|HDR photo from 7 exposures, taken in Warsaw, Poland. It shows one of the buildings of the Warsaw University.|
Yes, I don’t like HDR. And if you take HDR photos you know nothing about art. You should only use filters, flashes and nothing more. Well, maybe a bit of Photoshop (but not too much!).
It’s not my personal opinion but some of the statements I often hear and read regarding HDR photography.
One other sentence about HDR I somewhat like is: I like your photos but don’t you have normal photos? Only HDR? and this was written on my Facebook profile. I like it because it made me smile because it shows that for some people it’s quite difficult to admit that in fact they do like HDR photos… telling so is not trendy.
HDR photography has really bad reputation nowadays. Why? I believe that many people not doing HDR when they hear this term they immediately connect it to oversaturated images full of halos, excessive noise, ghosts and other visual artifacts. The problem is that these issues are only typical for photos of beginners (and not all of them – there are some really talented beginners out there). Many great HDR photographers create such amazing and natural looking images that it isn’t easy to tell if it is HDR or not. Also are you sure that your favourite landscape/travel photographer doesn’t use HDR as well? Well, I wouldn’t be certain of that 🙂 Use of HDR can be very subtle, as subtle as using 3-stop gradual density filter.
Many people aren’t even aware that HDR photos are all around them – many of them are published (in the magazines and books, eg. tourist guides) or displayed on exhibitions (actually even my own HDR photos were already and I’m not a pro and not amongst the greatest HDR photographers).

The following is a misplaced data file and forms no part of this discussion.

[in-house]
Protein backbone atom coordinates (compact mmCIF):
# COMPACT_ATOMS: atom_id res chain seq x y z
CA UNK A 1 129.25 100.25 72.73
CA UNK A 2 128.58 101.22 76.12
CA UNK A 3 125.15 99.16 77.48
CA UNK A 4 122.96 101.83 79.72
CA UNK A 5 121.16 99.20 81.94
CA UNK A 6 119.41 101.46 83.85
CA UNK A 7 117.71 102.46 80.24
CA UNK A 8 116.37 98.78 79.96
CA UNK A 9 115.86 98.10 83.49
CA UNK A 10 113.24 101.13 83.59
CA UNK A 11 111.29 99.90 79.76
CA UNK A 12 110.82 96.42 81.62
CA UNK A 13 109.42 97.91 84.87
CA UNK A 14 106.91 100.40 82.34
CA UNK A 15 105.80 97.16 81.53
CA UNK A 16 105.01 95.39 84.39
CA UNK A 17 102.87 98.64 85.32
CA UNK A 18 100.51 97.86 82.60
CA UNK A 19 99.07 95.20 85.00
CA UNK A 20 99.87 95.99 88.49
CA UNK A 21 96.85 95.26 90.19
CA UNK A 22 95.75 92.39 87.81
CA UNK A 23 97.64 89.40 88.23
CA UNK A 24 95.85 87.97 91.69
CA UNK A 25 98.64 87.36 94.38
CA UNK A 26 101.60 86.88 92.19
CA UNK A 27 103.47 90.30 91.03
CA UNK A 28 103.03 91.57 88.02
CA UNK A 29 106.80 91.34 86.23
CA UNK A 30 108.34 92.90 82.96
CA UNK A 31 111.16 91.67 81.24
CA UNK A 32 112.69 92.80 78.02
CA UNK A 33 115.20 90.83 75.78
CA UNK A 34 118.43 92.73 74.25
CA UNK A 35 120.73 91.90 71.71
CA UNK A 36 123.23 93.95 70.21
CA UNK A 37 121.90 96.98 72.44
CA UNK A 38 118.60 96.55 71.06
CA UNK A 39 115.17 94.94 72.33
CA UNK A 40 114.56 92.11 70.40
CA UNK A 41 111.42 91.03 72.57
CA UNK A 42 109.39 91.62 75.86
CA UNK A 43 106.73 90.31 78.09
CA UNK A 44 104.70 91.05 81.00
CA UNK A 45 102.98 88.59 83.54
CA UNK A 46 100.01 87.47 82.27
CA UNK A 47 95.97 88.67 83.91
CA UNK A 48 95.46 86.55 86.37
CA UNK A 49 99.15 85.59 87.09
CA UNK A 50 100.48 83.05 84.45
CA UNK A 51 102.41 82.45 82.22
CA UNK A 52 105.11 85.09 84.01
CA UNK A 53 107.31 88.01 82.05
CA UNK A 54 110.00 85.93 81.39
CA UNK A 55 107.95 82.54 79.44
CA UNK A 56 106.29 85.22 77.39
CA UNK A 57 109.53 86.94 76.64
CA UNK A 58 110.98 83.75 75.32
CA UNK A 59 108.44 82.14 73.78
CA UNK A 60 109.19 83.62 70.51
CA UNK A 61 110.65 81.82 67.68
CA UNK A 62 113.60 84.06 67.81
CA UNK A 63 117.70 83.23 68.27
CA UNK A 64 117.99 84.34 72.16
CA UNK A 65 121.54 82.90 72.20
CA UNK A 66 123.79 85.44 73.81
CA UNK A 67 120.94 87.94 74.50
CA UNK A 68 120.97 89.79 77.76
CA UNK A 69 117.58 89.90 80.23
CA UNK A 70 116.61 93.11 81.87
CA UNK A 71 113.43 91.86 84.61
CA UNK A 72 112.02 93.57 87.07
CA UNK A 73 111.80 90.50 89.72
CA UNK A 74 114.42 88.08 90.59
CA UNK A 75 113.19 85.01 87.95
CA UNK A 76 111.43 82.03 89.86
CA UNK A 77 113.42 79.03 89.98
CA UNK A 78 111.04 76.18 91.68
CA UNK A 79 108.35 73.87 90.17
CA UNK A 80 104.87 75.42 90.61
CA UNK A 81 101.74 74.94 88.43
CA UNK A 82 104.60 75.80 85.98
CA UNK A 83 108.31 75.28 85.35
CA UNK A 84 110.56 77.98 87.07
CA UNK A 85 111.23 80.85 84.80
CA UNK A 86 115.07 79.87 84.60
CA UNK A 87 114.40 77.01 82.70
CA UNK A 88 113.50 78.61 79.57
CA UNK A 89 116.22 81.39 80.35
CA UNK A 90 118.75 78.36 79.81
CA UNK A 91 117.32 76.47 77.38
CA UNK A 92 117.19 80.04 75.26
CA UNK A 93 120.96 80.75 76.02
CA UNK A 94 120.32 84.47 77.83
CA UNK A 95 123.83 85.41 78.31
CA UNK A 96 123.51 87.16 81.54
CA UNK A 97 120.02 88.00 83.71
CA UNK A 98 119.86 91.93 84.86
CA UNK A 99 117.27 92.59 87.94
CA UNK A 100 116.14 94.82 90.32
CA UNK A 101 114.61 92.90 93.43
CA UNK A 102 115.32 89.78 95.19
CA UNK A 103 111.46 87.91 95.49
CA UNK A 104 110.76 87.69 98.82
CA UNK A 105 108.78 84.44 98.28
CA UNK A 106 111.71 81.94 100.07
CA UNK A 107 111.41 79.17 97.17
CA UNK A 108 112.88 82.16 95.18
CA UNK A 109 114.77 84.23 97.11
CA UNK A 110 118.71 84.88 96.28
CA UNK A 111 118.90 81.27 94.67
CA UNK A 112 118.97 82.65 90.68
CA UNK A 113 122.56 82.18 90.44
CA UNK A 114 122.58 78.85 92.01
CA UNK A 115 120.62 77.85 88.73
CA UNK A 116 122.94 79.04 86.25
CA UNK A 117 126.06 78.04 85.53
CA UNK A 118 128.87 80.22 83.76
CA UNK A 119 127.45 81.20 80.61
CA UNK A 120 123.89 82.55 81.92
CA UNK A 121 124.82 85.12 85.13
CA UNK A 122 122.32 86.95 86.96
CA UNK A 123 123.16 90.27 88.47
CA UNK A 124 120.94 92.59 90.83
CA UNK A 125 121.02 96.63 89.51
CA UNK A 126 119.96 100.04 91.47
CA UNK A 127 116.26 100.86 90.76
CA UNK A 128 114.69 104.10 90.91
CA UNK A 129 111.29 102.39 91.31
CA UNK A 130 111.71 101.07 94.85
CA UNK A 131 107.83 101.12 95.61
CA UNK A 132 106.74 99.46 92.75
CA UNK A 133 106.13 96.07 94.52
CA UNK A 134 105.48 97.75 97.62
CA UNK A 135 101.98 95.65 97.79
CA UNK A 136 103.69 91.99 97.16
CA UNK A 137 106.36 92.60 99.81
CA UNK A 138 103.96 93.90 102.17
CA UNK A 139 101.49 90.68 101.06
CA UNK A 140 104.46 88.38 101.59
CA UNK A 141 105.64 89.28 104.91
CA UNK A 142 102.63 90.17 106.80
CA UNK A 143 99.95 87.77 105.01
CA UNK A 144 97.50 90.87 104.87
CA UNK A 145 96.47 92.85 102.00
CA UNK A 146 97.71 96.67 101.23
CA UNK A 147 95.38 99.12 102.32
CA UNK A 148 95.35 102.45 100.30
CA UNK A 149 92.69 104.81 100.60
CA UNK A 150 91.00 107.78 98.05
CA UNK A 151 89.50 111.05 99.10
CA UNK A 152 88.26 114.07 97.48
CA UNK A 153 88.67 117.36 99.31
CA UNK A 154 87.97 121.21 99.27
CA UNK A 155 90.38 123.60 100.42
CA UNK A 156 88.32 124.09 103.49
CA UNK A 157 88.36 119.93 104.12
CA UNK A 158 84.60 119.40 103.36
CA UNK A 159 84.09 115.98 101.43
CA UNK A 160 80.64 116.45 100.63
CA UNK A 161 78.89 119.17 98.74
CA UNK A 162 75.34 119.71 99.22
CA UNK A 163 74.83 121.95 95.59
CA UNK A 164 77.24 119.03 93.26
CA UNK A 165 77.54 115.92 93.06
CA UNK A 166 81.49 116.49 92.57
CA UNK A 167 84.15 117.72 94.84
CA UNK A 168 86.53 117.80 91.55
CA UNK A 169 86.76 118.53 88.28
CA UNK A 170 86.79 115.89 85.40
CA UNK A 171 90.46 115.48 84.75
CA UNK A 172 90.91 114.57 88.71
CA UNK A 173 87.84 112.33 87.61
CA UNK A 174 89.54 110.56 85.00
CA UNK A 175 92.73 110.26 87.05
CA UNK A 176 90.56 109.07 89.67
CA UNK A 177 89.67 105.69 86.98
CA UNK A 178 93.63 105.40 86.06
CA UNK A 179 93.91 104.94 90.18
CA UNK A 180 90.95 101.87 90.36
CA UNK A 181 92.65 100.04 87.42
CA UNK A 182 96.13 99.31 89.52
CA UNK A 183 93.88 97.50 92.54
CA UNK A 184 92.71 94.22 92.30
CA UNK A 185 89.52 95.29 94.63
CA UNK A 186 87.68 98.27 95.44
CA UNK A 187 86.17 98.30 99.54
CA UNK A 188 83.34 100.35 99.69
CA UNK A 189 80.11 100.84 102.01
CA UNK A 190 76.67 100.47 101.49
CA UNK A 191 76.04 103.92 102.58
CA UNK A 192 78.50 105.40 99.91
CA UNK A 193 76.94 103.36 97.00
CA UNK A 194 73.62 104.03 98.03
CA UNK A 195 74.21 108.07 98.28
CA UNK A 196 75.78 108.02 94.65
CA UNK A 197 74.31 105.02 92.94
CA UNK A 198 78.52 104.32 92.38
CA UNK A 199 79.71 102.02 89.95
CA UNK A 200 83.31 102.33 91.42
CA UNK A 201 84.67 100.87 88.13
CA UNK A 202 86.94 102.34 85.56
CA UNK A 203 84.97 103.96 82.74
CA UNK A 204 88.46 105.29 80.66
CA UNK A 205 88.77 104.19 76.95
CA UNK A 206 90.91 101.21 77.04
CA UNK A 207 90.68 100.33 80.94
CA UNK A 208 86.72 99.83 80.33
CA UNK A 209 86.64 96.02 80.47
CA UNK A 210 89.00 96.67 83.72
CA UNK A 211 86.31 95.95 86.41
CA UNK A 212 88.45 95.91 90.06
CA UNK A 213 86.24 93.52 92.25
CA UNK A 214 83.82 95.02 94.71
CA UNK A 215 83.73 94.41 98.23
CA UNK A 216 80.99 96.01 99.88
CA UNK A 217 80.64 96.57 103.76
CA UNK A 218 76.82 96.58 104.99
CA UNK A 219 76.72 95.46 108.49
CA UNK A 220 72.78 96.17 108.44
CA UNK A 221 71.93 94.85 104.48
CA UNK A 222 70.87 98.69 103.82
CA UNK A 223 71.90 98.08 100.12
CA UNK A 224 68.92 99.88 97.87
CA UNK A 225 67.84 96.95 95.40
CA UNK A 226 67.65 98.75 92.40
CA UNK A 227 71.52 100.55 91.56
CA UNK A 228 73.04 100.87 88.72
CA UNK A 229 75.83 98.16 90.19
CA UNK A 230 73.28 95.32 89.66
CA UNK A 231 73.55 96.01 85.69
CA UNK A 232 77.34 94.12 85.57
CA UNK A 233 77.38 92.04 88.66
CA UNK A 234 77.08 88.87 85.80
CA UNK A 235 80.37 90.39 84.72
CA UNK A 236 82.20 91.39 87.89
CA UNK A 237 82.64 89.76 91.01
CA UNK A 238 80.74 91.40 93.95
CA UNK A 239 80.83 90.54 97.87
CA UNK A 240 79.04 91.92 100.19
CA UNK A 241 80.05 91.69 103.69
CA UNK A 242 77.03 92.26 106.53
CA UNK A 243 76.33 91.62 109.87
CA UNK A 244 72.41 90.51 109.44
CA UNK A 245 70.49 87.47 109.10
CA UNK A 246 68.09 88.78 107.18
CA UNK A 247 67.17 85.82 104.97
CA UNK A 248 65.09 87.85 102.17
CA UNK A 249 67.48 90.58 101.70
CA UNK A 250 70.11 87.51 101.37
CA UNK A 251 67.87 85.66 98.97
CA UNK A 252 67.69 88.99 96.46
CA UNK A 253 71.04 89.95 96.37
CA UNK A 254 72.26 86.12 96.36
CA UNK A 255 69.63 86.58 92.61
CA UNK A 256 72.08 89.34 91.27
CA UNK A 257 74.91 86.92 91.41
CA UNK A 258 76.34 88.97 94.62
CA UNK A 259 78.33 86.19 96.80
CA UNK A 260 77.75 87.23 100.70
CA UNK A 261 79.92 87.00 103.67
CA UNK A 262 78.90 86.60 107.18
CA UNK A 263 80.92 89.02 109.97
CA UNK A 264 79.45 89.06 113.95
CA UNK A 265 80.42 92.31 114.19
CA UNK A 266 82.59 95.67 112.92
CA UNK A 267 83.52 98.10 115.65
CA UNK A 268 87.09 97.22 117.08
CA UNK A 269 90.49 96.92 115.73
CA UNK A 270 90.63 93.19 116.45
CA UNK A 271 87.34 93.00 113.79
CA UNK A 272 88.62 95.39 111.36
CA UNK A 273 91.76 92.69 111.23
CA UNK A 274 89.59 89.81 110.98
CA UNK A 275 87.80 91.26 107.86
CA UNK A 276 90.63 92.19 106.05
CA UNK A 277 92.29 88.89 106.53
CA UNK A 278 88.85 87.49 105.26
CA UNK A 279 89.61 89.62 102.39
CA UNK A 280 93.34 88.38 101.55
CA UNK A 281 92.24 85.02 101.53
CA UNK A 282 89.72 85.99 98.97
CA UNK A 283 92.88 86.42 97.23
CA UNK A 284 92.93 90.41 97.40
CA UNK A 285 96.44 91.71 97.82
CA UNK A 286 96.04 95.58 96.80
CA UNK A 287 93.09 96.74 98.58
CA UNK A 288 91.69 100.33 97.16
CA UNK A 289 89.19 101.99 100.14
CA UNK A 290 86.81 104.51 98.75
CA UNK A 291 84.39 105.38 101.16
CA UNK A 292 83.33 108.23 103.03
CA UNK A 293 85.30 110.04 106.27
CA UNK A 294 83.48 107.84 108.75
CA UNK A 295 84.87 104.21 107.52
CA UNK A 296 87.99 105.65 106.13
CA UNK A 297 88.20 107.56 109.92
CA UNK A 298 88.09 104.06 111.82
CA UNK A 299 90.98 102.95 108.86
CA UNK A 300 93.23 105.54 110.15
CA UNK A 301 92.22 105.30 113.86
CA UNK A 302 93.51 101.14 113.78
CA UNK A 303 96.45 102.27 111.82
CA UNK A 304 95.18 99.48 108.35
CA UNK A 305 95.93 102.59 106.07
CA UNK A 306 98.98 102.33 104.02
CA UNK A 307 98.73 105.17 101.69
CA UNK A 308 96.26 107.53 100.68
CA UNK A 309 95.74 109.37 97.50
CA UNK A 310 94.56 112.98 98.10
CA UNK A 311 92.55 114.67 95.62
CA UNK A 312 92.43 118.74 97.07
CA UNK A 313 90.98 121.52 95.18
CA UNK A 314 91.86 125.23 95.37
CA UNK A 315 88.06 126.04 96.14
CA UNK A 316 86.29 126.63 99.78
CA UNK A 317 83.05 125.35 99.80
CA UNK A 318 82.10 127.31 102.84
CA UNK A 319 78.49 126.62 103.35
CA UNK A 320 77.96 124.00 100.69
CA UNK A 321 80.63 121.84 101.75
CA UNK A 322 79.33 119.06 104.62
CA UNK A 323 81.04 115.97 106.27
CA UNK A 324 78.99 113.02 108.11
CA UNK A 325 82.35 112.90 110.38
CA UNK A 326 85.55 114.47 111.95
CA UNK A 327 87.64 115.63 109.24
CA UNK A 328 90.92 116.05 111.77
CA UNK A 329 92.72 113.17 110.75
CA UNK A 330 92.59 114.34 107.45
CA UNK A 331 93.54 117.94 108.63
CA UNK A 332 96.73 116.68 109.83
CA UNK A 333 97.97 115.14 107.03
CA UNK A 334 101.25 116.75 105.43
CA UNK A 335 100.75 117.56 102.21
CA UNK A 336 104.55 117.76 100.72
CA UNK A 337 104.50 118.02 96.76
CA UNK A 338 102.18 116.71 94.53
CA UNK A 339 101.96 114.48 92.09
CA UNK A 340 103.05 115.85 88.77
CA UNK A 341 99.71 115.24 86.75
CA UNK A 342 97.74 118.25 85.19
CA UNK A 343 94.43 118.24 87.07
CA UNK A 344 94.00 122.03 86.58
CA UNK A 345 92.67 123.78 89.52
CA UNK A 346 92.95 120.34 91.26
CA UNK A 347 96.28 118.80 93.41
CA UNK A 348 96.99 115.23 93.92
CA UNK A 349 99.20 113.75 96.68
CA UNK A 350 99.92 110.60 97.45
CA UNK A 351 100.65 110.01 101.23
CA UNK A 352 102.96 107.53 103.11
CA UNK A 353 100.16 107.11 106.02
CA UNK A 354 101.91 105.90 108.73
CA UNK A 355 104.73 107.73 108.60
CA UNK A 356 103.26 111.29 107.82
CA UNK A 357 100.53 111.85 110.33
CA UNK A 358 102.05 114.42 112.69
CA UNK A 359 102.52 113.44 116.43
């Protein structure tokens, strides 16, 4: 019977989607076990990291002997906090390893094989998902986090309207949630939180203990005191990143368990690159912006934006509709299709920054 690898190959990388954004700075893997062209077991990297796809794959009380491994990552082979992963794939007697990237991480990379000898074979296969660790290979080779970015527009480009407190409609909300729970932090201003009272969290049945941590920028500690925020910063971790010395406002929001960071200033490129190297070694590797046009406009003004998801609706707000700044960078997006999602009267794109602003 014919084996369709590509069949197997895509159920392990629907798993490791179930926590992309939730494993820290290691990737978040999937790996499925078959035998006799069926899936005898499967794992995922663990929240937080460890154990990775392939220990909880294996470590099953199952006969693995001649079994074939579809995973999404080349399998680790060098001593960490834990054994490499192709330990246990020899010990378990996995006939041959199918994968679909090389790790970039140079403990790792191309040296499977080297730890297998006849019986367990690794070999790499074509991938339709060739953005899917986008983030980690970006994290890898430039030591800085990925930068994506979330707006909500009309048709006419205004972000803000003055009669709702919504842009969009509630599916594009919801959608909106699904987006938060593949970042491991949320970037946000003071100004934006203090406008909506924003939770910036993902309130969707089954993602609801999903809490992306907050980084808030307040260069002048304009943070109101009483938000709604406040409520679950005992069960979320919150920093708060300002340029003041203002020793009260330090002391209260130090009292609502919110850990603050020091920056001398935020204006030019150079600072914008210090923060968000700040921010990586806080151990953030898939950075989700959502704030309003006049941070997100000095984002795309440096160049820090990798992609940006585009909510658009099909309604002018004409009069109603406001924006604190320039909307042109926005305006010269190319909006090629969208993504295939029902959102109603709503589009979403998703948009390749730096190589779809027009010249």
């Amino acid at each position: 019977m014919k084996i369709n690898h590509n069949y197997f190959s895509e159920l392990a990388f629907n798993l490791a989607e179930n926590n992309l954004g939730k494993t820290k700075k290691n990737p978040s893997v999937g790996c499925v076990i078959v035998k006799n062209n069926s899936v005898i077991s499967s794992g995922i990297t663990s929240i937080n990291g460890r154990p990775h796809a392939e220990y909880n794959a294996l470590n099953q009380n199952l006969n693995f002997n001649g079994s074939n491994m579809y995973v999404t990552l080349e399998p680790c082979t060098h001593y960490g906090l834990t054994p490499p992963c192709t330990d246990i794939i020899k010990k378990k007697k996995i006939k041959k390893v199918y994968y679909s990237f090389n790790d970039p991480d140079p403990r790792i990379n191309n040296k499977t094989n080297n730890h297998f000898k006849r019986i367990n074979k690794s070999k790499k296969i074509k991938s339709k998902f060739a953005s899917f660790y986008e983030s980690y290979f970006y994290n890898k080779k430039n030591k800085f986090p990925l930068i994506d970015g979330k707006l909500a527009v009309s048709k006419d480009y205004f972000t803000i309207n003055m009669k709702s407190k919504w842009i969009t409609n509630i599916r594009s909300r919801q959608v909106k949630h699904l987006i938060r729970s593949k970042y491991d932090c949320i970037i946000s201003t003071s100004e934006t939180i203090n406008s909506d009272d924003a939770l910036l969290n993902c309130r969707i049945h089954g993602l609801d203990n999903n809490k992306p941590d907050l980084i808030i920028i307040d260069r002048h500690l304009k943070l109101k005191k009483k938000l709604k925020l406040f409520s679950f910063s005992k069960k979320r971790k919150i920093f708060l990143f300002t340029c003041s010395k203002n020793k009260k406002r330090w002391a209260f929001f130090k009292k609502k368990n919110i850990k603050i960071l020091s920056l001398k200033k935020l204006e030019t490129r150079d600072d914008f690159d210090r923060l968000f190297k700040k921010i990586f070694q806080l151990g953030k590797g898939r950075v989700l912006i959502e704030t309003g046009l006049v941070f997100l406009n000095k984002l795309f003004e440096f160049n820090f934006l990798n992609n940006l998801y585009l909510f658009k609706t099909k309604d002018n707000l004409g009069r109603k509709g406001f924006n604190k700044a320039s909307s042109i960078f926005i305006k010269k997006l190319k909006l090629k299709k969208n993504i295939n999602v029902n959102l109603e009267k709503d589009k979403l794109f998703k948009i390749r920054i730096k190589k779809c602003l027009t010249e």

Also many people believe that we, HDR photographers, are simply lazy or even lacking skills. Instead of using filters and flashes we just set our tripod, take 3 to 9 bracketed exposures during sunrise or sunset and we’re ready to go home to eat breakfast or dinner instead of trying to find perfect exposure for 2 hours. It’s so much more difficult to use gradual density filter than to auto-bracket and then merge photos in Photomatix some say. Nope. Not that easy at all. Although many beginner HDR photographers indeed don’t use filters (and I really recommend this), most of the most experienced do use them. For instance I use circular polarizer, a bunch of neutral density filters (for different effects), gradual density filter, infrared filter and a few others. This way we can achieve the results we want, whether it is better saturation of colours or smooth look of waterfall.
What about using flashes? I must admit I don’t use flash very often but not because I don’t know how to use it – I just prefer working with available light whenever possible. However, I know of a few HDR photographers who use flashes even in their HDR photography work and they make wonders.
Moreover, in my opinion it’s quite unfair that HDR photos are not allowed by certain magazines and the majority of photo competitions. They are considered evil, fake, unrealistic, psychedelic. Is black & white photography realistic? No, not at all. We do see colours, not greyscale. Is macro photography at magnification of 2:1 and higher realistic? No, because none of use have microscope built-in our eyes. Is long exposure photography realistic? No… Astrophotography? No… so why the hell it’s HDR photography that is being banned and “persecuted”? I don’t get it. Photography never was and never will be only about ultra-realistic rendering of a scene (unless it’s news photography). It’s also about artistic expression. And HDR can help in this matter pretty much.
That’s all I would like to write on the subject. HDR is just another tool and I hope that one day every photographer will understand this. It is one more tool in our arsenal that can make our photos better. One more tool besides cameras, lenses, tripods, filters, Lightroom and Photoshop. Nothing more.